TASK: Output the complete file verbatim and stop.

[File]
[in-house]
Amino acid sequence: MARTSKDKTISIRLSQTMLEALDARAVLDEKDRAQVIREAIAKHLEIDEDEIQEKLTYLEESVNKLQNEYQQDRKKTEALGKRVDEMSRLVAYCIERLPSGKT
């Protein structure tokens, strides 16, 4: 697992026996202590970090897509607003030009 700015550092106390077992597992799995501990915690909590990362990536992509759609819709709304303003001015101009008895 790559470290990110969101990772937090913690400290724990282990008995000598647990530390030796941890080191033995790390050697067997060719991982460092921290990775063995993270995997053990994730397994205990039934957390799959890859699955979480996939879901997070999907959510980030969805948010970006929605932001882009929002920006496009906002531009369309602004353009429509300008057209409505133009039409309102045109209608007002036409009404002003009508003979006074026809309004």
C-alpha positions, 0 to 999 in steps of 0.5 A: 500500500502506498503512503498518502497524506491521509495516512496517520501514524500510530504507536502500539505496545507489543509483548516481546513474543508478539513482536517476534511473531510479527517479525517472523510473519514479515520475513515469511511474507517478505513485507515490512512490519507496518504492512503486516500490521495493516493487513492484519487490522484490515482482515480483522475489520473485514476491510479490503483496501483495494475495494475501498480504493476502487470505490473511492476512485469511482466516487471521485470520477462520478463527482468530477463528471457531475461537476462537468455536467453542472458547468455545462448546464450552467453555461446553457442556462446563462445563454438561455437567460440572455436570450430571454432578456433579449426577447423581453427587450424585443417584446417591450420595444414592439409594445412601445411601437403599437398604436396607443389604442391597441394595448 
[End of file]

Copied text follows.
[in-house]
Amino acid sequence: MARTSKDKTISIRLSQTMLEALDARAVLDEKDRAQVIREAIAKHLEIDEDEIQEKLTYLEESVNKLQNEYQQDRKKTEALGKRVDEMSRLVAYCIERLPSGKT
């Protein structure tokens, strides 16, 4: 697992026996202590970090897509607003030009 700015550092106390077992597992799995501990915690909590990362990536992509759609819709709304303003001015101009008895 790559470290990110969101990772937090913690400290724990282990008995000598647990530390030796941890080191033995790390050697067997060719991982460092921290990775063995993270995997053990994730397994205990039934957390799959890859699955979480996939879901997070999907959510980030969805948010970006929605932001882009929002920006496009906002531009369309602004353009429509300008057209409505133009039409309102045109209608007002036409009404002003009508003979006074026809309004």
C-alpha positions, 0 to 999 in steps of 0.5 A: 500500500502506498503512503498518502497524506491521509495516512496517520501514524500510530504507536502500539505496545507489543509483548516481546513474543508478539513482536517476534511473531510479527517479525517472523510473519514479515520475513515469511511474507517478505513485507515490512512490519507496518504492512503486516500490521495493516493487513492484519487490522484490515482482515480483522475489520473485514476491510479490503483496501483495494475495494475501498480504493476502487470505490473511492476512485469511482466516487471521485470520477462520478463527482468530477463528471457531475461537476462537468455536467453542472458547468455545462448546464450552467453555461446553457442556462446563462445563454438561455437567460440572455436570450430571454432578456433579449426577447423581453427587450424585443417584446417591450420595444414592439409594445412601445411601437403599437398604436396607443389604442391597441394595448 